There is a good case for investment in the network where this can make land accessible for development, consistent with planning policy. However, constructing additional carriageway is not an effective means of reducing congestion.

The main problem with congestion is the uncertainty of journey time. This is tackled most cost-effectively by provision of reliable predictive journey time information.

A strategic issue for national Government is where to accommodate the UK’s growing population since this will determine the kind of investment needed in the transport system. In London, transport investment can be planned to respond to population growth. Nationally, there is no such coherence.

I presented a paper (Metz ETC 15-9-13) at the recent European Transport Conference held in Frankfurt. This shows how car use in London rose from about 5% of all journeys in 1950 to 50% by 1990 – no surprise there. But then it started falling, to 38% currently, and projected to fall further to 30% before 2040. This is surprising since car use has always risen with growing incomes. However, in London we have not built new road capacity, which has constrained car use to a steady 10m trips a day for each of the past 20 years. But because the population has been growing, these car trips represent a declining share of all travel. This is the clearest illustration of the phenomenon of Peak Car.

I also suggest that growing cities in developing countries, where car use is still low, may be able to avoid this peak and move directly to a more sustainable level of around 30% for a city of 10m. The key policies to achieve this are to provide rail travel for work journeys since this can get business and professional people out of their cars, and limit parking in the city centre to keep buses, taxis, good delivery and emergency vehicles moving.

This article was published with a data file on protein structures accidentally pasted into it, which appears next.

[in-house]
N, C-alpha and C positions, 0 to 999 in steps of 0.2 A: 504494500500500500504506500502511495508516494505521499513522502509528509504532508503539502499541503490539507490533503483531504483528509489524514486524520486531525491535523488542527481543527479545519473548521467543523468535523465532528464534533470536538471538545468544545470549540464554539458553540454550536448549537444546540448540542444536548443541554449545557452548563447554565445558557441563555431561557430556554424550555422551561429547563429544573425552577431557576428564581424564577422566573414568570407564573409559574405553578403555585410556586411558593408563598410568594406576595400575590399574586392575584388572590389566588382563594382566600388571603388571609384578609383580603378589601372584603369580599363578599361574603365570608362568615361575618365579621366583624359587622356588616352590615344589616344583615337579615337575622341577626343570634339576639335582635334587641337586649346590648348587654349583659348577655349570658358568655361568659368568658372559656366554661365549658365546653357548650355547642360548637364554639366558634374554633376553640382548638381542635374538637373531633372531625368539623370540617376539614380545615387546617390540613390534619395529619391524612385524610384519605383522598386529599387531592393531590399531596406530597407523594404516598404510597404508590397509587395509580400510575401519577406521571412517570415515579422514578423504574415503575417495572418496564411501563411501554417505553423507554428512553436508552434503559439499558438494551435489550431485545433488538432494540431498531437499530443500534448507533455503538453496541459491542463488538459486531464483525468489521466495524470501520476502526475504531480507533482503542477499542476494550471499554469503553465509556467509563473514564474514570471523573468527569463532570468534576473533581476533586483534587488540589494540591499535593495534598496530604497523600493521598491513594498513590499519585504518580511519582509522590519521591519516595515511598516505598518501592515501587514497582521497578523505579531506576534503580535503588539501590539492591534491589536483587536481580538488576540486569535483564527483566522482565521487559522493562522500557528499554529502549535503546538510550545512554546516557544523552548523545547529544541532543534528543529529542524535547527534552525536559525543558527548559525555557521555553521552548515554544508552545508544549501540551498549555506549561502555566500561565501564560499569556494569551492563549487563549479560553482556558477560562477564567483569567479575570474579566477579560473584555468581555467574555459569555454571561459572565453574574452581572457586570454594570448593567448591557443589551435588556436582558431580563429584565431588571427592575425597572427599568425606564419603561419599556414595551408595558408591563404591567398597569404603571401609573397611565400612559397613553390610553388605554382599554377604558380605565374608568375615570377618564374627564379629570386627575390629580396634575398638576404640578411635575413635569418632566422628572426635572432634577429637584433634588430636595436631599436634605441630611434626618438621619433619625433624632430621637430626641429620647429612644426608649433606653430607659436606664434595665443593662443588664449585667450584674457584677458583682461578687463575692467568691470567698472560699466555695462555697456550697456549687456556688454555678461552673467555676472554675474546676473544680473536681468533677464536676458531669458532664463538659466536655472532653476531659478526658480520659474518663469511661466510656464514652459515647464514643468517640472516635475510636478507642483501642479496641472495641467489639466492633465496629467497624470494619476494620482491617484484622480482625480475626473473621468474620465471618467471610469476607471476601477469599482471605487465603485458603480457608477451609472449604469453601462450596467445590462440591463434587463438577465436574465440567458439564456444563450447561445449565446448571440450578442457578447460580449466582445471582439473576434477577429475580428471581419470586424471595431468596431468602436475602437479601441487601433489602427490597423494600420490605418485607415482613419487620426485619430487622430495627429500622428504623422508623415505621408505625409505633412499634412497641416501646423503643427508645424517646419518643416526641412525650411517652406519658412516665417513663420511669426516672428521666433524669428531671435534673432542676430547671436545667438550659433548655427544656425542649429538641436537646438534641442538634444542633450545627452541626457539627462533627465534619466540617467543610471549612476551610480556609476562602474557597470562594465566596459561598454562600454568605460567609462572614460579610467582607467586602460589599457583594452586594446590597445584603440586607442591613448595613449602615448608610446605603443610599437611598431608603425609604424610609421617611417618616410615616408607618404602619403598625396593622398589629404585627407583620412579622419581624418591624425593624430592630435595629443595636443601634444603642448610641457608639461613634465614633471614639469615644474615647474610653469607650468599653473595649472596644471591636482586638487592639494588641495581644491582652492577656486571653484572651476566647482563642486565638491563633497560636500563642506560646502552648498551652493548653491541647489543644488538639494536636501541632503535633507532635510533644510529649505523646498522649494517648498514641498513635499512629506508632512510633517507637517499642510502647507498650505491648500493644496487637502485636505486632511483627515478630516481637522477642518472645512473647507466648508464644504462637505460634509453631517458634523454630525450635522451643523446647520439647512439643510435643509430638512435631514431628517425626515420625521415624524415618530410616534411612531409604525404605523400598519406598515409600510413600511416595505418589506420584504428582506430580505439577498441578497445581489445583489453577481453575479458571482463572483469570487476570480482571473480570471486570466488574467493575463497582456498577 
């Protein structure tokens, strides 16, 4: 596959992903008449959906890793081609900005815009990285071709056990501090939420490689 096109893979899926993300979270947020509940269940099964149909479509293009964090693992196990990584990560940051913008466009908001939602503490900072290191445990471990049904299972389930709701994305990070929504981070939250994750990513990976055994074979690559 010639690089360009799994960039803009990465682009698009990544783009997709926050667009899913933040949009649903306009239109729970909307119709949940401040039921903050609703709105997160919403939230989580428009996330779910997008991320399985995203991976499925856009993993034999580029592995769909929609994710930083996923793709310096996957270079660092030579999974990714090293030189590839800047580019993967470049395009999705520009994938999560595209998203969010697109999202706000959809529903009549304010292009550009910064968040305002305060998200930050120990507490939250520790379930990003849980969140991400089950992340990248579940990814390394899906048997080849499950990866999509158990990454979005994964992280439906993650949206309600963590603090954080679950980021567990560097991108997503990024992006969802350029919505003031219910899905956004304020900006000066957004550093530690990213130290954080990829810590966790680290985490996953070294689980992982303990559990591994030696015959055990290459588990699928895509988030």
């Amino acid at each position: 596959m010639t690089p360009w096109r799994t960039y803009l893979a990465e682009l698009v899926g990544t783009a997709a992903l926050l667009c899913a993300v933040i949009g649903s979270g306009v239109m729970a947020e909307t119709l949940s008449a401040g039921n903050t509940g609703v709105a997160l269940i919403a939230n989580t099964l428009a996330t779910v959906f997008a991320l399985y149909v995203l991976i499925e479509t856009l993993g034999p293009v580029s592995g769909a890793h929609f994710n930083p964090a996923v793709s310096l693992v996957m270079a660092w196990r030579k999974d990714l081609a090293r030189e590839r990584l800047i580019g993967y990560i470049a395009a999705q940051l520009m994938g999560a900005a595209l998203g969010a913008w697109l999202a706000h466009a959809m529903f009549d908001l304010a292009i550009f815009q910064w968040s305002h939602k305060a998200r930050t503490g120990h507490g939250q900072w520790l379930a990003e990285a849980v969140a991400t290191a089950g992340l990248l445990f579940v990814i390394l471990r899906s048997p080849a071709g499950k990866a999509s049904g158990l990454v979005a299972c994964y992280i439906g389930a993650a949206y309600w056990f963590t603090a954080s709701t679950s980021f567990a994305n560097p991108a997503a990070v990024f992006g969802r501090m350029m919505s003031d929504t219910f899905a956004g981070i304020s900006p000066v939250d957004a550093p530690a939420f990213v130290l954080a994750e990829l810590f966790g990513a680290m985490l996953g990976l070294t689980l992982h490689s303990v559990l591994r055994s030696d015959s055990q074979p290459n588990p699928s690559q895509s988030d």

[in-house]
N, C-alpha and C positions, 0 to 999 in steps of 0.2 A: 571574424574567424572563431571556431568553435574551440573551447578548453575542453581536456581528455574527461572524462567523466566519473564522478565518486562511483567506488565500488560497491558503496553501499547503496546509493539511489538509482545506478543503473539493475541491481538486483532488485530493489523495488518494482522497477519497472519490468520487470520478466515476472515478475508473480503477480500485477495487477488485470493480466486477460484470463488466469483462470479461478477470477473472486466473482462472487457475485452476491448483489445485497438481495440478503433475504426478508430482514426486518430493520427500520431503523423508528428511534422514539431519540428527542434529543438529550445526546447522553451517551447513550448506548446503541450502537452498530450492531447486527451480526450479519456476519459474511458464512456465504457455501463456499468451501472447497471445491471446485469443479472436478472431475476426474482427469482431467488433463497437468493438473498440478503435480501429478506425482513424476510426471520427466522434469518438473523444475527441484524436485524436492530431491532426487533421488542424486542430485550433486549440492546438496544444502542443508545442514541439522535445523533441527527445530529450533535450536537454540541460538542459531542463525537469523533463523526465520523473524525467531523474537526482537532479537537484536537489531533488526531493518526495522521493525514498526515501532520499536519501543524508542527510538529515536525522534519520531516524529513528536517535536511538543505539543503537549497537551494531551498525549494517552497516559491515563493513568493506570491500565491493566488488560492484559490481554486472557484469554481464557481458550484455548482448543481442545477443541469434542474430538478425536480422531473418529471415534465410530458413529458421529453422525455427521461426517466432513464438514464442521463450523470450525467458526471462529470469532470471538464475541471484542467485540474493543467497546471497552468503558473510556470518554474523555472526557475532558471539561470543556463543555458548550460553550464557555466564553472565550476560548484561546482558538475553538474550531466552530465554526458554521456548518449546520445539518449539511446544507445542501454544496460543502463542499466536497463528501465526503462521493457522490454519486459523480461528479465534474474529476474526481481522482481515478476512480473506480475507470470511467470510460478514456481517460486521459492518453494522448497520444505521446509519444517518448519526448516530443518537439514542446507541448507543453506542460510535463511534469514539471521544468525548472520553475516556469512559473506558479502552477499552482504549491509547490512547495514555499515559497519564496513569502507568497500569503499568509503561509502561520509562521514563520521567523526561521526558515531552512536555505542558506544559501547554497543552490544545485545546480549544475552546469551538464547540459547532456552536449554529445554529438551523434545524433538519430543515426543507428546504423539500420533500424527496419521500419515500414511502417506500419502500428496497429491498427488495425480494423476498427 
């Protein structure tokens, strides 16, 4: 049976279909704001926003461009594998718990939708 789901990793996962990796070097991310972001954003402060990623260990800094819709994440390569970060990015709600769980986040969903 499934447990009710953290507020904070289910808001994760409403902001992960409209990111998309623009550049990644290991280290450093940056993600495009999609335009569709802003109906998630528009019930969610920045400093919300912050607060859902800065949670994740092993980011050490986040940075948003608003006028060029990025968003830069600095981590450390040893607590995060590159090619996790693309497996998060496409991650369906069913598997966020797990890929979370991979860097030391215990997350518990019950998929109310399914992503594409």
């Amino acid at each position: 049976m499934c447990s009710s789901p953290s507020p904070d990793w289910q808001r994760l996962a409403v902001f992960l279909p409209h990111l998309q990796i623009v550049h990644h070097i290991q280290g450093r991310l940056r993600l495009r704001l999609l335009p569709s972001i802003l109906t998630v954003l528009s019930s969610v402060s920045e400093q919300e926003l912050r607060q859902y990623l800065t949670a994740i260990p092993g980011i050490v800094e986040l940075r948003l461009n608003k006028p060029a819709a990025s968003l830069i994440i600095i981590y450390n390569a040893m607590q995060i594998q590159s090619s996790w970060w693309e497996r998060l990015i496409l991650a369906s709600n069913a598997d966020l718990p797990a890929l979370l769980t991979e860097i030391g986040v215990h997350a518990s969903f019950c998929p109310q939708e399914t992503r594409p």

I have a new paper published in the Journal of Transport and Land Use, title ‘Mobility, access and choice: a new source of evidence’. The new source is the UK Department for Transport’s accessibility statistics, which relate where people live (census data) to where are located services and facilities such as doctors, hospitals, schools etc. My analysis allows estimates of how much choice people have, dependent on their mode of travel. I find that for those with use of a car or good public transport, levels of choice are quite high, consistent with the proposition that demand for travel has ceased to grow because we have enough choice to meet our needs.

This Journal is unusual in that it is available free of charge online without charging authors for the costs of publication. Commendable.

These are my key papers published since 2008 in peer-reviewed journals, and also my book published in that year.

There is also a review paper on Mobility and Access Needs, Expectations and Costs, published by the International Transport Forum of the OECD (2011) http://www.internationaltransportforum.org/jtrc/DiscussionPapers/DP201107.pdf